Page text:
By Stefania Giannini, UNESCO Assistant Director-General for Education and John Brandolino, Director, Division for Treaty Affairs, UNODC.
As the COVID-19 crisis may lead to an erosion of trust in public services and governments, urgent questions should also be asked about how measures to prevent its spread can adversely affect the rule of law and human rights. UNESCO and UNODC stress the importance of education which teaches awareness of human rights and ultimately helps build more equal, sustainable and inclusive societies and economies that are more resilient in the face of crisis.
The COVID-19 pandemic has brought unprecedented educational disruption with 1.2 billion students and youth across the planet affected by school closures.
It has not only undermined trust in the capacity of public services such as education and health to respond to the crisis but has raised more fundamental concerns about a potential erosion of human rights now and post-crisis.
UN Secretary-General António Guterres warned in a report in April 2020 that the economic and social crisis is fast becoming a human rights crisis and that any emergency measures taken must be legal, necessary for protection, proportionate and non-discriminatory.
Emergency measures and legislation taken at speed in a changing situation can encroach on rights beyond what might be necessary. Reports from various UN agencies highlight the impact of emergency measures at different levels:
'The virus threatens everyone. Human rights uplift everyone. By respecting human rights in this time of crisis, we will build more effective and inclusive solutions for the emergency of today and the recovery for tomorrow,' said Mr Gutteres.
UNESCO and UNODC are working together to bridge the gap between education and justice and to empower children and youth to understand and exercise their rights, think critically, make sound ethical judgments, act with integrity, challenge injustice and promote fair societies.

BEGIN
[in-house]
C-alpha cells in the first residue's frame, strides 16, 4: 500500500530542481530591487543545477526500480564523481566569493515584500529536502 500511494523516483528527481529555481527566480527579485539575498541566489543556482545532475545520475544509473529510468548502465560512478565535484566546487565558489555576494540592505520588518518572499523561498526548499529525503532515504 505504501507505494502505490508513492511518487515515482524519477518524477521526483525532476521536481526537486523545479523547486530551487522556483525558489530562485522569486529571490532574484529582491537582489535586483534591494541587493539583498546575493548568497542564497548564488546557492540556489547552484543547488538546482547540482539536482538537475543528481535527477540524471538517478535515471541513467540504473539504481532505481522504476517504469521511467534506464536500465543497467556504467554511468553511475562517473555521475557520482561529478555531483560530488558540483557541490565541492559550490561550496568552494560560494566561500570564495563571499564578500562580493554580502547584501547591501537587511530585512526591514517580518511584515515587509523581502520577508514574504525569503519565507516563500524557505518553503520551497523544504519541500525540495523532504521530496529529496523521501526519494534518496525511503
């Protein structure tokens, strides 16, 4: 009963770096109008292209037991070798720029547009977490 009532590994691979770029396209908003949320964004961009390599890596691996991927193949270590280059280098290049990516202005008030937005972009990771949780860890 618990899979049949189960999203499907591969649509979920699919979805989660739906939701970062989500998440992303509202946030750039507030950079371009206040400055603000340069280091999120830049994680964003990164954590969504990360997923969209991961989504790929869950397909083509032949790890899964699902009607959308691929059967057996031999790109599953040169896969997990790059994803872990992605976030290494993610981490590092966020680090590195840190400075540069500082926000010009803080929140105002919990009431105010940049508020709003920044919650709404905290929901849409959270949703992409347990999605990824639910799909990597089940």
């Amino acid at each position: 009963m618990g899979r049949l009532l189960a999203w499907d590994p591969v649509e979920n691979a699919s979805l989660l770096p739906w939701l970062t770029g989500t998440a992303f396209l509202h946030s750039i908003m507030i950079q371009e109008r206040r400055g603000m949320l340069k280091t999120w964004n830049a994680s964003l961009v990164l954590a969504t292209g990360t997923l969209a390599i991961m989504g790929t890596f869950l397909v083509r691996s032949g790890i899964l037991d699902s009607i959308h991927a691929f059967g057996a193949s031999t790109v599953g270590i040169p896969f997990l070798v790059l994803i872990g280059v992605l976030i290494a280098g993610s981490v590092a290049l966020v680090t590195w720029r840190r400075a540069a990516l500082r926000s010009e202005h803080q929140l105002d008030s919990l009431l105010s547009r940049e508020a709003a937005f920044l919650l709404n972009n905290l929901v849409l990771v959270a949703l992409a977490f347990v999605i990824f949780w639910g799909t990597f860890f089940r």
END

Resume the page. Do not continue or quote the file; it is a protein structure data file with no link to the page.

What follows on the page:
Education is a key ally in defending rights and protecting the rule of law and is an essential life skill in crises. How can you protect your rights when you do not know what they are?
Children, particularly girls, who are taught in school from an early age about their right to be protected from abuse and gender-based violence are less vulnerable to its effects. This is all the more critical in times of epidemics, as violence against women tends to increase in all types of emergencies (WHO 2020).
Learning empathy, respecting diversity and being able to recognize and challenge discrimination are key skills that young people need to avoid societies becoming even more polarized. Recent research shows that socio-emotional skills contribute to building the resilience of young people, especially in times of crisis (UNESCO MGIEP, 2019).
As crisis management turns to addressing future educational challenges, UNESCO and UNODC are working to:
Place rights at the centre of education: Help countries deliver educational programmes and resources that empower children and youth to understand and exercise their rights. Ensure those most at risk of being deprived of their rights are educated about those rights, especially girls and vulnerable groups.
Build bridges between changemakers in the education and justice sectors: Provide policy guidance for policymakers, share effective strategies and innovative practices. Help institutionalize education for justice within educational policies, curricula and school governance.
Support teachers: Equip teachers, educators and families with resources and interactive handbooks in order to teach children about their rights, the structural factors which cause inequality and empower them to become engaged citizens who build just societies for the future.
UNESCO and UNODC are stepping up their ongoing partnership on education for justice in the context of the Global Education Coalition. The Coalition provides a platform to join forces with other multilateral actors, including international organizations and civil society and private sector partners, to ensure the current crisis does not widen learning inequalities and that the rights of children and youth are protected.
 Globally 243 million women and girls aged 15-49 have experienced sexual and/or physical violence perpetrated by an intimate partner in the previous 12 months and numbers are rising as a result of confinement UNWOMEN